Uefa insist that there are currently no plans to stage any European Championship fixtures behind closed doors. This comes after executive committee vice-president Giancarlo Abete claimed that such a possibility could not be ruled out due to the ongoing threat of terrorism.

The Belgian capital of Brussels was thrown into chaos on 22 March after explosions at Zaventem airport and the Maelbeek metro station killed at least 30 people and injured scores more. The Stade de France, which is due to host the opening match of Euro 2016 between France and Romania on 10 June, was used as a target for the widespread atrocities carried out across Paris in November 2015 when suicide bombers targeted two of the stadium's entrances and a nearby fast food restaurant.

"We are confident that all security measures will be in place for a safe and festive Euro and therefore there are no plans to play matches behind closed doors," Uefa said in an official statement as relayed by the BBC. "However, we are nevertheless working on contingency plans and on multiple scenarios around crisis situations since we take the security of all participants [players, fans, etc] very seriously."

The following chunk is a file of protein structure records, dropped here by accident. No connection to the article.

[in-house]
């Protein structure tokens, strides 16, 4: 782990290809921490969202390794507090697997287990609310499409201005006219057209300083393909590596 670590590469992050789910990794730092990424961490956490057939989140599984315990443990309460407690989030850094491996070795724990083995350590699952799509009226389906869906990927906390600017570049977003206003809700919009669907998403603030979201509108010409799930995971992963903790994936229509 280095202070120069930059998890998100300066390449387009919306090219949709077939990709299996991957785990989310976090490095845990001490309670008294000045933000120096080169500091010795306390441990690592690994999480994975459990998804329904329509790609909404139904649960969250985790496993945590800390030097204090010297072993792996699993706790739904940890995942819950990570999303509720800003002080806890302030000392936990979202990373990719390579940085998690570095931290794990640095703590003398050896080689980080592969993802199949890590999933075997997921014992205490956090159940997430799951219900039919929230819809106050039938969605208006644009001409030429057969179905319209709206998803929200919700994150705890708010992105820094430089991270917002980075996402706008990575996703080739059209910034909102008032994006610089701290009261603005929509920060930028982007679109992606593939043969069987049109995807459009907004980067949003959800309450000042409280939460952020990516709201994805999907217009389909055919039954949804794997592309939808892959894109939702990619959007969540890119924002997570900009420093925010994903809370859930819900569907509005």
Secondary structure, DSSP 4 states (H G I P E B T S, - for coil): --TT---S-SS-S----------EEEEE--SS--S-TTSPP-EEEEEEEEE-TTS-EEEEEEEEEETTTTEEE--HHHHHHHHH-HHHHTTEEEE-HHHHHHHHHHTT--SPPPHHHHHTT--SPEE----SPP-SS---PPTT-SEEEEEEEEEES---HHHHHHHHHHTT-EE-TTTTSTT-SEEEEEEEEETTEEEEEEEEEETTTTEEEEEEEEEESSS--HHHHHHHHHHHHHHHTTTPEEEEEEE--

Such reassurances were made after an interview given by Abete to Italian station Radio24, in which he said: "Euro 2016 is the kind of event that we can't delay or postpone. We can't exclude the possibility of playing behind closed doors, as we cannot exclude terrorism.

"If we talked about potentially cancellable games, such as a friendly or a competitive match, they could be moved to another date. Obviously this would not be the case. But we are talking about games which are staged for June whereas, today, we are going through a very urgent emergency."

In a separate release issued on Tuesday, Uefa reaffirmed "its commitment in placing safety and security at the centre of its organisational plans for Euro 2016".

They claimed that Euro Sas, a joint venture between European football's governing body and the French Football Federation (FFF) designed to handle the implementation of the tournament including private safety and security, had been working for three years with the relevant authorities "to develop the most appropriate mechanisms in order to guarantee a safe and secure tournament and all necessary measures are being taken to ensure that is the case for all involved."

Belgium were due to play an international friendly against Portugal at the King Baudouin Stadium in north-west Brussels on 29 March, but the Royal Belgian Football Association have now confirmed that the match will no longer take place for security reasons.

Brussels attack explained: What we know about the deadly blasts that killed more than 30 people IBTimes UK